*Today, I ran into a good friend I’ve known since college. In addition to being happy to see him, he stunned me with two shocking facts.
The first was that this year marks the 40th anniversary of us entering college. The second was that he was diabetic, and experiencing the symptoms of diabetic neuropathy.
Not only was he in almost constant pain, he had even resorted to sleeping with his sneakers on, in order to have enough pressure on his feet to quiet down the nerves.
We all know that diabetes can be a devastating condition, but what many don’t realize is that over time diabetes can lead to blindness, kidney failure, and nerve damage.
DPN (diabetic peripheral neuropathy) is a serious condition that results from damage to nerves due to prolonged exposure to high amounts of glucose in the bloodstream as a result of diabetes. It often results in pain or numbness in the feet, but also manifests itself in intense pain often described as aching, tingling, burning and numbness, but because DPN damages nerve fibers, virtually any nerve in the body can be affected. The feet and toes are commonly affected early in the course of a generalized neuropathy.
The term “peripheral” means that the disease is occurring to nerve tissue outside the brain and spinal cord. This includes injury of nerves to muscles (motor nerves), nerves from the skin (sensory nerves), and/or nerves to the gut and other internal organs (autonomic nerves).
More than half of all diabetics suffer from DPN. In the U.S., African Americans are 1.6 times more likely to have diabetes than non-Hispanic whites, and Hispanic/Latino Americans are 1.8 times more likely to have diabetes than non-Hispanic whites.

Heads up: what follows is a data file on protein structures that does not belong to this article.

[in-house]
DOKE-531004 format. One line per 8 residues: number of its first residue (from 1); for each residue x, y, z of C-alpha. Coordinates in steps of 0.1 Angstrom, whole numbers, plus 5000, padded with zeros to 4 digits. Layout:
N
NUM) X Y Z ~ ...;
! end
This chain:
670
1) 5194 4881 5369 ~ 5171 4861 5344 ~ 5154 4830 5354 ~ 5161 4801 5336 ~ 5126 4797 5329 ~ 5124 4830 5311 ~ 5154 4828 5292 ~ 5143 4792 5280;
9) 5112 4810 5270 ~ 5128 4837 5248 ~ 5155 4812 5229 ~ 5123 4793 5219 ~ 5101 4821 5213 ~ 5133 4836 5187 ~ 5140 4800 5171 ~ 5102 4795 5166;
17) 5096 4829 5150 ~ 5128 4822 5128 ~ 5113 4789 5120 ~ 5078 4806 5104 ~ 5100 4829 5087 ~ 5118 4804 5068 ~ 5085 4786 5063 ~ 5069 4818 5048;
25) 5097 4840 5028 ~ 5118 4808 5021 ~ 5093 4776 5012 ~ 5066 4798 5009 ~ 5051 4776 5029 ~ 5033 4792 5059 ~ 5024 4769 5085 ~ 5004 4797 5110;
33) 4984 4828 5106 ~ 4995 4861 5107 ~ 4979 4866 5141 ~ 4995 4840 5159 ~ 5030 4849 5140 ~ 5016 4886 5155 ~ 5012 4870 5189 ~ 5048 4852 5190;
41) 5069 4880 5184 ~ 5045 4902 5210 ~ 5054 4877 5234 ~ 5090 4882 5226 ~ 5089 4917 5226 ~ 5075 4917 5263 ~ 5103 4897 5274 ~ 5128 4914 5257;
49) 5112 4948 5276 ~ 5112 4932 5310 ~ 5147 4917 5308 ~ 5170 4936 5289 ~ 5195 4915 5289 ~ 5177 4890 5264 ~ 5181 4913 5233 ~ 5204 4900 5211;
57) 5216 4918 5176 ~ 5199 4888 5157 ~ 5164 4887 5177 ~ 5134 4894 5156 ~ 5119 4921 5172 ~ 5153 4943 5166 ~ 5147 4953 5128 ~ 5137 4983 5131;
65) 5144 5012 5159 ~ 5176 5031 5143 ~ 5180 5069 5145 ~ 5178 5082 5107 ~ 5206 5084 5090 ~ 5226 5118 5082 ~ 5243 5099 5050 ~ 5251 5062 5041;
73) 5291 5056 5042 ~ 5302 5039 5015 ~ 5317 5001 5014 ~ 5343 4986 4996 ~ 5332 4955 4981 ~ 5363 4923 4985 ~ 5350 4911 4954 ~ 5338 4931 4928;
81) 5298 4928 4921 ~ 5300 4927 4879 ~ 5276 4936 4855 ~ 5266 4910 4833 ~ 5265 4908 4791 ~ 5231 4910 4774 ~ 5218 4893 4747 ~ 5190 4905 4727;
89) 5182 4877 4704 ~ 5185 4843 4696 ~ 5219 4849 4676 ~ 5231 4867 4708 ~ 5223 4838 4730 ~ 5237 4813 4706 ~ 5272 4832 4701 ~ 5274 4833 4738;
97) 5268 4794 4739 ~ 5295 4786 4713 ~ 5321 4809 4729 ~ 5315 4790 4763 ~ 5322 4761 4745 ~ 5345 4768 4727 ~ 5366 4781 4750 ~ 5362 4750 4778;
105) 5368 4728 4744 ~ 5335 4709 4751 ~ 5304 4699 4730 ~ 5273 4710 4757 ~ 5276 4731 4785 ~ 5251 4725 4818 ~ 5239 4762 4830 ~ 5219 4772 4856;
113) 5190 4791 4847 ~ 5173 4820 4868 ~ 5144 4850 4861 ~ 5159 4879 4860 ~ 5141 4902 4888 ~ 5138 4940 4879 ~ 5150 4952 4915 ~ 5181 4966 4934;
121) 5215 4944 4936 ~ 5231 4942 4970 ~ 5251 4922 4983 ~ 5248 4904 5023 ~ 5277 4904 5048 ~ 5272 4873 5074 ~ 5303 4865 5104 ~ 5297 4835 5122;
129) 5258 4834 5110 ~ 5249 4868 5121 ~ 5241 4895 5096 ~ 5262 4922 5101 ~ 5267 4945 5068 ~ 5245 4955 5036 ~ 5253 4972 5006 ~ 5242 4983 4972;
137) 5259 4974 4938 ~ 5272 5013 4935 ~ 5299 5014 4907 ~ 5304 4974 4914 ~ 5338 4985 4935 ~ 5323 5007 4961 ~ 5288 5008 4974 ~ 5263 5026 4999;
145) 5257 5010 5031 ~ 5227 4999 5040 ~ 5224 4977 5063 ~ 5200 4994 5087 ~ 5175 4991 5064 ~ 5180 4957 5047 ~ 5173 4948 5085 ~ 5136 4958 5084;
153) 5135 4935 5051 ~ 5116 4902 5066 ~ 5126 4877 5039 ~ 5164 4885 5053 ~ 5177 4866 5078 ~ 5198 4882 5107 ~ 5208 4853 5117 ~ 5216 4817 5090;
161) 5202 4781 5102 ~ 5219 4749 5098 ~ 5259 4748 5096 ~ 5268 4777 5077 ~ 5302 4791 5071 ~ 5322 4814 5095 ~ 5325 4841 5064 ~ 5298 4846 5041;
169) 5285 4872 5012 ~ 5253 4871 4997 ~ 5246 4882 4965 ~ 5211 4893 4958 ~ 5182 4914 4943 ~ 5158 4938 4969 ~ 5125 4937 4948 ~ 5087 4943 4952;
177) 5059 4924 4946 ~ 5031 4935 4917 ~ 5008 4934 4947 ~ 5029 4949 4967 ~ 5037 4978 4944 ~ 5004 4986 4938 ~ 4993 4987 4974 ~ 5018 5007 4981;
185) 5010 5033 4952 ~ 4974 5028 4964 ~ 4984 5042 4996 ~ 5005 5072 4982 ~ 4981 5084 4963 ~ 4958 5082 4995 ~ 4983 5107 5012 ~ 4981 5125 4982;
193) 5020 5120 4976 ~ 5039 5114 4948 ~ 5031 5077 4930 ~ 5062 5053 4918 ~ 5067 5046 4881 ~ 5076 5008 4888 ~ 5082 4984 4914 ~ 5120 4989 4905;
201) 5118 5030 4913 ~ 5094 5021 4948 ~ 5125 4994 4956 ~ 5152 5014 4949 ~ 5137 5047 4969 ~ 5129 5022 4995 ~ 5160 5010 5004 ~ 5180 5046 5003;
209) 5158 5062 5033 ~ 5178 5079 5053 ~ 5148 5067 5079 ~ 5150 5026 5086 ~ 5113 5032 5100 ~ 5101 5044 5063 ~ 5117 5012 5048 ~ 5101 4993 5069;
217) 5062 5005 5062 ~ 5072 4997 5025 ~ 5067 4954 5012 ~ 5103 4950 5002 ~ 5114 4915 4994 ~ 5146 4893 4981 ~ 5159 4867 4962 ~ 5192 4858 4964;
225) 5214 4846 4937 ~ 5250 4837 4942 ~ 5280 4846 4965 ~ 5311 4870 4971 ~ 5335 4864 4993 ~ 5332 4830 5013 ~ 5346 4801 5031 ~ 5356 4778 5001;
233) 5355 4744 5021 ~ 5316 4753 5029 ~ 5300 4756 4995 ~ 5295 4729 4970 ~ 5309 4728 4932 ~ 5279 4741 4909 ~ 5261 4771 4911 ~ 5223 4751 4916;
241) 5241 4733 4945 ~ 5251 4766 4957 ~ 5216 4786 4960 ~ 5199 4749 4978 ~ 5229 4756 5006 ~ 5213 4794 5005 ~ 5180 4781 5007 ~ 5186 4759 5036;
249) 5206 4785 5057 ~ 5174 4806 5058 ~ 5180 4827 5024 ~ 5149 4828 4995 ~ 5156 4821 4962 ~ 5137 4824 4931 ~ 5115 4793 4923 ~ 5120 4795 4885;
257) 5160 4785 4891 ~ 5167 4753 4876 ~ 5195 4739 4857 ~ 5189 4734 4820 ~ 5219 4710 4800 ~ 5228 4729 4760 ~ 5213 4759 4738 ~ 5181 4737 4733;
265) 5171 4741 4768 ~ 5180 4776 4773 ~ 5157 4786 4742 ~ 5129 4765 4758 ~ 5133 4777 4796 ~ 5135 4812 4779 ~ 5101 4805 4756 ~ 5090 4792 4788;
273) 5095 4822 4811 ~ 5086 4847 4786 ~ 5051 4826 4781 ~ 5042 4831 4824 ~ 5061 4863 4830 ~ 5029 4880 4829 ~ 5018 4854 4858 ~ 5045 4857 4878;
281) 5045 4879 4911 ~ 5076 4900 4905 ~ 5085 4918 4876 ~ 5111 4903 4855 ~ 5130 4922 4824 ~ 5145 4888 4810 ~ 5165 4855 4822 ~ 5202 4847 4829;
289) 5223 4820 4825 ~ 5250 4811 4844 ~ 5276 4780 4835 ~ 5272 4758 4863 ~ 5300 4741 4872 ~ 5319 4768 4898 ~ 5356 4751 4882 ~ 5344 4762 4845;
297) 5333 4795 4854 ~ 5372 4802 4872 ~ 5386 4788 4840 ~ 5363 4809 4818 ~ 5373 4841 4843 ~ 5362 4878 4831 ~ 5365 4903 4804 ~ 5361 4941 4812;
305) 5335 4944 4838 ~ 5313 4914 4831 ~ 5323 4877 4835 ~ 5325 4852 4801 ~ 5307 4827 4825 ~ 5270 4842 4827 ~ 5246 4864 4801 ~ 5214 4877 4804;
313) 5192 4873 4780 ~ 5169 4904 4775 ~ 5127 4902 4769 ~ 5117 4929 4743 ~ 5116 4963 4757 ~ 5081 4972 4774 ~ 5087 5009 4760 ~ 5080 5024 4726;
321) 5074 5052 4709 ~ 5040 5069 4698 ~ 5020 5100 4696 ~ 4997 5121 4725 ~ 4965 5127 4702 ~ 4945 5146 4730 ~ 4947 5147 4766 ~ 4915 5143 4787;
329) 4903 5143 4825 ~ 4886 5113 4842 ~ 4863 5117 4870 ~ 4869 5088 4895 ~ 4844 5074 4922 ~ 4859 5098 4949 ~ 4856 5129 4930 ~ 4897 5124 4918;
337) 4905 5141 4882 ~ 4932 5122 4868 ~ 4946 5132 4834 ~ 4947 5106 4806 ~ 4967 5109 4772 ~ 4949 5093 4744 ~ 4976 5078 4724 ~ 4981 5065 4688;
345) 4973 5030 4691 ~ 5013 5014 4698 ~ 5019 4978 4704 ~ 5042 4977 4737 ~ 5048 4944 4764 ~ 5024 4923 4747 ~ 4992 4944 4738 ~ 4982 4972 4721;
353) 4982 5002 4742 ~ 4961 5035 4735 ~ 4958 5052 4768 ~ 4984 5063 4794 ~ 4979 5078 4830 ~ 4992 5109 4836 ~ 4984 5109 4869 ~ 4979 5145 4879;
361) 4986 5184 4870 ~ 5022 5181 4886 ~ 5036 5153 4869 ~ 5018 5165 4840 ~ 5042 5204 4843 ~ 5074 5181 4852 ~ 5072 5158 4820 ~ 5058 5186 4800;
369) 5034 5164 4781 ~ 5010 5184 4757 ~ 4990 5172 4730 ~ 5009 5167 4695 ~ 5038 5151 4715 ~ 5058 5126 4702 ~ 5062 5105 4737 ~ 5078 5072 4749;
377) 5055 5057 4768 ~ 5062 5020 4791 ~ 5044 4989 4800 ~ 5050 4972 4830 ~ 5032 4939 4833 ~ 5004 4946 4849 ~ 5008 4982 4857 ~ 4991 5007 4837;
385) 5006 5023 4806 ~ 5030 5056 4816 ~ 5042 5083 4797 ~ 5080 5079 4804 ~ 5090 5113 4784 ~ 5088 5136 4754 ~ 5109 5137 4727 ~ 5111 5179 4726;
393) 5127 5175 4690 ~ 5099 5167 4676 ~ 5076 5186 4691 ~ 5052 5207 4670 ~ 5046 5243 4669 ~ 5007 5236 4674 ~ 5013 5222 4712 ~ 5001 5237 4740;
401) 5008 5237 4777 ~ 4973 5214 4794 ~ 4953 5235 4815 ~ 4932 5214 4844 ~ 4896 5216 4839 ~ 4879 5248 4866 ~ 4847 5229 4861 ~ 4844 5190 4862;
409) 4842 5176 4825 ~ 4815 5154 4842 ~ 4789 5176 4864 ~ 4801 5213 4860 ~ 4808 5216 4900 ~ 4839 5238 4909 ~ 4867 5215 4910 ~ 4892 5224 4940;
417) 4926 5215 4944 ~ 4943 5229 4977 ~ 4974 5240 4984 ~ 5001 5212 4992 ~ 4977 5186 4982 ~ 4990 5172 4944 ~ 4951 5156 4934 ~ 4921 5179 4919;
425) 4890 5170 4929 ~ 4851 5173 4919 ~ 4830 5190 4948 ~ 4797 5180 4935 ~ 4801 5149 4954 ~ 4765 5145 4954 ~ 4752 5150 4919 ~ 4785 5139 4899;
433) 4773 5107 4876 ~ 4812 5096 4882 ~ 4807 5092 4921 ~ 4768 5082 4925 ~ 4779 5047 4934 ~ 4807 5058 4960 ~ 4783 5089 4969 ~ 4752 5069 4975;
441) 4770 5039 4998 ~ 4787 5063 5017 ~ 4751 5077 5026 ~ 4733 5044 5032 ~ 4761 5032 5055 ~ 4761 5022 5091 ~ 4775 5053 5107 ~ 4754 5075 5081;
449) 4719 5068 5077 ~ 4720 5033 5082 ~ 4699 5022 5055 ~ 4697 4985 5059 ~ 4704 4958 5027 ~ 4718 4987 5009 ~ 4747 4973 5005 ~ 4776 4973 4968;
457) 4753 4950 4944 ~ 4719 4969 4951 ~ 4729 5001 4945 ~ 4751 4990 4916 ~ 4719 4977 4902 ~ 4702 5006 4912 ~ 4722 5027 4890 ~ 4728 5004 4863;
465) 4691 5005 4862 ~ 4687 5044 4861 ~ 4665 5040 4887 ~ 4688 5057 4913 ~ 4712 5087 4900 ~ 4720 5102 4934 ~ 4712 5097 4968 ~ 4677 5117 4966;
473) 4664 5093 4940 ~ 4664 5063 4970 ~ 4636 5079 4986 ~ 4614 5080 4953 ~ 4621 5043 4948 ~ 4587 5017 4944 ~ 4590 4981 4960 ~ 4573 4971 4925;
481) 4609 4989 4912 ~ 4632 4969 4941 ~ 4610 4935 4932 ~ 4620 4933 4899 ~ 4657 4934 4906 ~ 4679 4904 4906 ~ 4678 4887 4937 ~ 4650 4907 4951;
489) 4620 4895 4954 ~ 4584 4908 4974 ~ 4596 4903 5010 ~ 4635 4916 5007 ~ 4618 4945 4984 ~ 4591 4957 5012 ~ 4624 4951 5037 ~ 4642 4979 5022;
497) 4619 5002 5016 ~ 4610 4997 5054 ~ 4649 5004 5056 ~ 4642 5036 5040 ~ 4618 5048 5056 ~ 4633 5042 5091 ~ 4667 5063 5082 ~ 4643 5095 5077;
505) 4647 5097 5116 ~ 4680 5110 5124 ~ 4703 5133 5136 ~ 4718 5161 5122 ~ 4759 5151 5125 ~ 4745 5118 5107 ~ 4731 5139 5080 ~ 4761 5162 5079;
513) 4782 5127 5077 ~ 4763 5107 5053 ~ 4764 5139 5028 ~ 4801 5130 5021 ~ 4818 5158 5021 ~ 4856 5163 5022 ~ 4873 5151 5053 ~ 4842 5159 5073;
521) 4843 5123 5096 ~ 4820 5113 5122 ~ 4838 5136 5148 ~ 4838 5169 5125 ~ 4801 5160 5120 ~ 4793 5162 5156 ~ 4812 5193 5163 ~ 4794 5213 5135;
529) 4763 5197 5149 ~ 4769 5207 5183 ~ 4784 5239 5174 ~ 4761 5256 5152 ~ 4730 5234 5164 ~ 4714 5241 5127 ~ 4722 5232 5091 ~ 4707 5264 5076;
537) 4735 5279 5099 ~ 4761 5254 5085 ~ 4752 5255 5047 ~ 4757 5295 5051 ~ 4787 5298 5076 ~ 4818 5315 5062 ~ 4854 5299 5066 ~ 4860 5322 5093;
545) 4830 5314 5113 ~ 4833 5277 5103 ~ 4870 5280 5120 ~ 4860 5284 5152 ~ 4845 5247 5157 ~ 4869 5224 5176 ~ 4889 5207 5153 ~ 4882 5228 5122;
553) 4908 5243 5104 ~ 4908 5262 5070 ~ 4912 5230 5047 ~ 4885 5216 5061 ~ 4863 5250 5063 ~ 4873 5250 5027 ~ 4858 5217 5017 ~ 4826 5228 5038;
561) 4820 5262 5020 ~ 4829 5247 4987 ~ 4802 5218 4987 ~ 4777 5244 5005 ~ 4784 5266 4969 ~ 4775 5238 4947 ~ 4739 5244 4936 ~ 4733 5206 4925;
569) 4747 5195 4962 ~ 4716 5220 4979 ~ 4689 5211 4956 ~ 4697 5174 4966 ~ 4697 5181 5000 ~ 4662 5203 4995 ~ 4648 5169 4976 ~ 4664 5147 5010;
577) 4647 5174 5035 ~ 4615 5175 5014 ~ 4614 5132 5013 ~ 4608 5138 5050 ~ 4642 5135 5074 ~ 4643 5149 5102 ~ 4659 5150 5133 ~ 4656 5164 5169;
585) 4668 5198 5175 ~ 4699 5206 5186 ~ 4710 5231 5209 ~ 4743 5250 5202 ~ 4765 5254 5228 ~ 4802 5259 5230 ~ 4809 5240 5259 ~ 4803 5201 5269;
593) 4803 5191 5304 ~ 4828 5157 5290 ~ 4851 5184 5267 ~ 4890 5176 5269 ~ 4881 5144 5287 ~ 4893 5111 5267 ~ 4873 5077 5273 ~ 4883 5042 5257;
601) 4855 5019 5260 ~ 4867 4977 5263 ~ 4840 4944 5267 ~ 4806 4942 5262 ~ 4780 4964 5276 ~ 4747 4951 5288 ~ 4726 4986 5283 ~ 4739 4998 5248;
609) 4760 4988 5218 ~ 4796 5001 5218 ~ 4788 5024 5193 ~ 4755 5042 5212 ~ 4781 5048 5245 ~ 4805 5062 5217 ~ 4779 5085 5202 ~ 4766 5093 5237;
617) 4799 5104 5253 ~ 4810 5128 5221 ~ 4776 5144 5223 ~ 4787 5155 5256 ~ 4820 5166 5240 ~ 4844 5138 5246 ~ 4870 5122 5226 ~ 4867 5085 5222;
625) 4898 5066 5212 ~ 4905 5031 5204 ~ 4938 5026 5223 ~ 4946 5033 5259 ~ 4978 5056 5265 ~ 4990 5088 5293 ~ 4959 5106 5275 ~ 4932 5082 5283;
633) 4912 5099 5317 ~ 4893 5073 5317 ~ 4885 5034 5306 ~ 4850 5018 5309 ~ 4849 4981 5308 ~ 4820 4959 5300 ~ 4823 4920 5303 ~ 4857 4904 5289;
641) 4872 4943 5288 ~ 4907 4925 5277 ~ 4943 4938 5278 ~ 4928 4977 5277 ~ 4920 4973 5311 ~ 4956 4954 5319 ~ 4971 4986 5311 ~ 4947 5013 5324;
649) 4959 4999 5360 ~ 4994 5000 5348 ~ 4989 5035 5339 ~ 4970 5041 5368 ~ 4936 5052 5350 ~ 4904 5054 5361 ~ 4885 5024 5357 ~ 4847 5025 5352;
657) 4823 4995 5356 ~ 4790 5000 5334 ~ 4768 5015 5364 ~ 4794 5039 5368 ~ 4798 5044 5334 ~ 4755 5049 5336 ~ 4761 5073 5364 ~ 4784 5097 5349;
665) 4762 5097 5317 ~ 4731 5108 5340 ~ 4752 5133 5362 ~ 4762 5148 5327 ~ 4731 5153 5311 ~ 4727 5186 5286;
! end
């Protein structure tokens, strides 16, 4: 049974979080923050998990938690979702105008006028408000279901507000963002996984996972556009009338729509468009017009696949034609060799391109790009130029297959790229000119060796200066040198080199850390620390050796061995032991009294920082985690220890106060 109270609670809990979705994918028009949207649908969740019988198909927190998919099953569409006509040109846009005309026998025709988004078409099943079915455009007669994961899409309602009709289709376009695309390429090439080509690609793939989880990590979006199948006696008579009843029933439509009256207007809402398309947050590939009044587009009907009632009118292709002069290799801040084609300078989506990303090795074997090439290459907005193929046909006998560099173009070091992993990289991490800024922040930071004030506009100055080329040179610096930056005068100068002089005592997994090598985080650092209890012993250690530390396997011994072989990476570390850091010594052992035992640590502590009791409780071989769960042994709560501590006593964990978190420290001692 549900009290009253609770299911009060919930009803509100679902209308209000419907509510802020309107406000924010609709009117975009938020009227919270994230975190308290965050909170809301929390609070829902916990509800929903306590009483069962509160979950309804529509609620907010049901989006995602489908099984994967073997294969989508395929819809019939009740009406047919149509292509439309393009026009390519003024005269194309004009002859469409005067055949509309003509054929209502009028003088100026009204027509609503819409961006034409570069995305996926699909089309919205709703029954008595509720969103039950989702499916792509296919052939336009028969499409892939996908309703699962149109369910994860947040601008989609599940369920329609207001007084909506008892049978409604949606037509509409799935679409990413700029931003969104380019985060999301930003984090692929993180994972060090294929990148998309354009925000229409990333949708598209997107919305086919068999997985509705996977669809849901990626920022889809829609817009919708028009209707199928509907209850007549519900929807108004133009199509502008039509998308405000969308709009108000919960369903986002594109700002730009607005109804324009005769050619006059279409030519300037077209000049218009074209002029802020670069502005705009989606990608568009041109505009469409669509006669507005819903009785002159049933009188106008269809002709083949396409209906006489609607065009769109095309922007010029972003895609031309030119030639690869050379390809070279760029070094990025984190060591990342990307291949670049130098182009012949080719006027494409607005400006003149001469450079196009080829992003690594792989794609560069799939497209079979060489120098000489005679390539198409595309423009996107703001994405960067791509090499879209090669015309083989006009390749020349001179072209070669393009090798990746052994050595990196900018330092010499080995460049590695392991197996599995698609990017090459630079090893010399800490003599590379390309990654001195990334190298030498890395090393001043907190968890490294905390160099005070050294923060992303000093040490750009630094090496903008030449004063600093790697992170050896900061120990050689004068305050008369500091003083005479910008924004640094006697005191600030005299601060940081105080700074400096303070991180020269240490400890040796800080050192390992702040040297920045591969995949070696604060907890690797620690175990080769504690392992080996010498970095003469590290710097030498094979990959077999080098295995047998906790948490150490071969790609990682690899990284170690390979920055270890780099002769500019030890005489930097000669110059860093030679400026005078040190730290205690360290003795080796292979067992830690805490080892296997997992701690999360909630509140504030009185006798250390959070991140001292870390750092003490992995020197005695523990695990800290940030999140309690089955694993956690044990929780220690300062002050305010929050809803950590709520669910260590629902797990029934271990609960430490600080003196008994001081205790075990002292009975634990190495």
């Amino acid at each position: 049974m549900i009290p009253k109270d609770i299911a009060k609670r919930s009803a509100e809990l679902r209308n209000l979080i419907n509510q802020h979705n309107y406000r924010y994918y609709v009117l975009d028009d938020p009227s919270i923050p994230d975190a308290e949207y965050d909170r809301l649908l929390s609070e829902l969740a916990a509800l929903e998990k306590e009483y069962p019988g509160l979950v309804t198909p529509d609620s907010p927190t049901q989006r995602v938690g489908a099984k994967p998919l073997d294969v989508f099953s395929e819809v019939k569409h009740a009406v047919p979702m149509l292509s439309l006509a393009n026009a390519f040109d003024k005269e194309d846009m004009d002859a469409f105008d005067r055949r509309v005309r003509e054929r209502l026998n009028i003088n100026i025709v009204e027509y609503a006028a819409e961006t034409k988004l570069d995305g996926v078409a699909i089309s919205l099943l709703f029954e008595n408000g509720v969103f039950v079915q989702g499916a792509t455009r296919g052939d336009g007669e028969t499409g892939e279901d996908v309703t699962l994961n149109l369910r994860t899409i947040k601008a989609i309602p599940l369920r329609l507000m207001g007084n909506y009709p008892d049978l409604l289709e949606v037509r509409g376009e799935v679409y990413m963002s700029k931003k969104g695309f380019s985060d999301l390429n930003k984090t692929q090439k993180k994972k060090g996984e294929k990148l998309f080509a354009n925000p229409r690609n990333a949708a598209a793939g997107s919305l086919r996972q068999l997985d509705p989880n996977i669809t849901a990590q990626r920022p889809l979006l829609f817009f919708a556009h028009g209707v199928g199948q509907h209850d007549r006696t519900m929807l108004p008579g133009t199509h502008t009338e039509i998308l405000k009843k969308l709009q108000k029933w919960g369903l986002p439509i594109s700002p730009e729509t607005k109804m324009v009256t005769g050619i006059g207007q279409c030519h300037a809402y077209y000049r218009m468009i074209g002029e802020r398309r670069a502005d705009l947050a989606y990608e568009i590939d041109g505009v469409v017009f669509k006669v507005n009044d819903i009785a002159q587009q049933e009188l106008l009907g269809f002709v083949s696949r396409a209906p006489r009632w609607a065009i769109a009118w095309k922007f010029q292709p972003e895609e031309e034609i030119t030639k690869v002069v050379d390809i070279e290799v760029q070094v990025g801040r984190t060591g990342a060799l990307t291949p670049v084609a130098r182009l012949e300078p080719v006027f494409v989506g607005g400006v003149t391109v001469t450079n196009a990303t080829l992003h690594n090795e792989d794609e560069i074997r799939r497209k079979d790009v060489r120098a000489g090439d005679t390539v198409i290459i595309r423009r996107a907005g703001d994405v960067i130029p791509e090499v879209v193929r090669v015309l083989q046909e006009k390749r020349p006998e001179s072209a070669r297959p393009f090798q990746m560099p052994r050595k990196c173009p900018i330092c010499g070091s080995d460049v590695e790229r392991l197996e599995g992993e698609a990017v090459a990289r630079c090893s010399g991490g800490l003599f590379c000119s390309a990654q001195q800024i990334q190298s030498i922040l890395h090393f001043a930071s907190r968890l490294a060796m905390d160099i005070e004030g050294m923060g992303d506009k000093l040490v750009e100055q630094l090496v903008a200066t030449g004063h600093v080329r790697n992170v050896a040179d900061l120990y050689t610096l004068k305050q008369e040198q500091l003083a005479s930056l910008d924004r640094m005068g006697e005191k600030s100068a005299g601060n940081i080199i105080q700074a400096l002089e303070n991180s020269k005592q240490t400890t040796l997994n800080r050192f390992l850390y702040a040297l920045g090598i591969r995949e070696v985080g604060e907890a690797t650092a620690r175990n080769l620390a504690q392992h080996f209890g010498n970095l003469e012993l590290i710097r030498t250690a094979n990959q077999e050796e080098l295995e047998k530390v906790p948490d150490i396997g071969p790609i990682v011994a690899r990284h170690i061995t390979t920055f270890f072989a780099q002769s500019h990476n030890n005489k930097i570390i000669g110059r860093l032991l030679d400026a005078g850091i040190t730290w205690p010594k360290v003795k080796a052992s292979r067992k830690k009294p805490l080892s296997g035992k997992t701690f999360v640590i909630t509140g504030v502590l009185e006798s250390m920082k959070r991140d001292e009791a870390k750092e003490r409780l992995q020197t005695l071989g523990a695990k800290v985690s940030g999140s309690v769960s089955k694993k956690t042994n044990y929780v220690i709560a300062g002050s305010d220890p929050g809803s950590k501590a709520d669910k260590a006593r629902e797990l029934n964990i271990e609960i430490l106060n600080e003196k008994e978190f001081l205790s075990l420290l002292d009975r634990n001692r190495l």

The leading cause of amputations in the U.S., DPN causes as much as 40 to 60 percent of lower extremity amputations, with the African American, Latino and Native American diabetic populations at twice the rate of the diabetic white population.
In the United States, more than 50,000 diabetes-related amputations are performed each year, but comprehensive foot care programs can reduce amputation rates by 45 to 85 percent.
It is helpful to understand the different types of nerves that can be involved. The sensory nerves send messages back to the brain about various sensations, such as temperature, pain, and movement. Motor nerves send signals from the brain to the muscles to tell them to move. Autonomic nerves are involuntary, and control such things as heart rate, smooth muscles, and the function of glands. Diabetic neuropathy can cause pain in the nerves of both legs or partial or complete loss of feeling, particularly in lower limbs. The pain is often worse in bed at night.
Diabetic peripheral neuropathy is the most common neuropathy in the United States and the world. It is estimated that there are 15-20 million cases of diabetic neuropathy in the United States. Given the size of this problem, isn’t it strange that more people do not know about it? Diabetic neuropathy contributes to the incidence of lower limb amputations in diabetic patients because diabetics are less likely to perceive a wound in their feet or legs.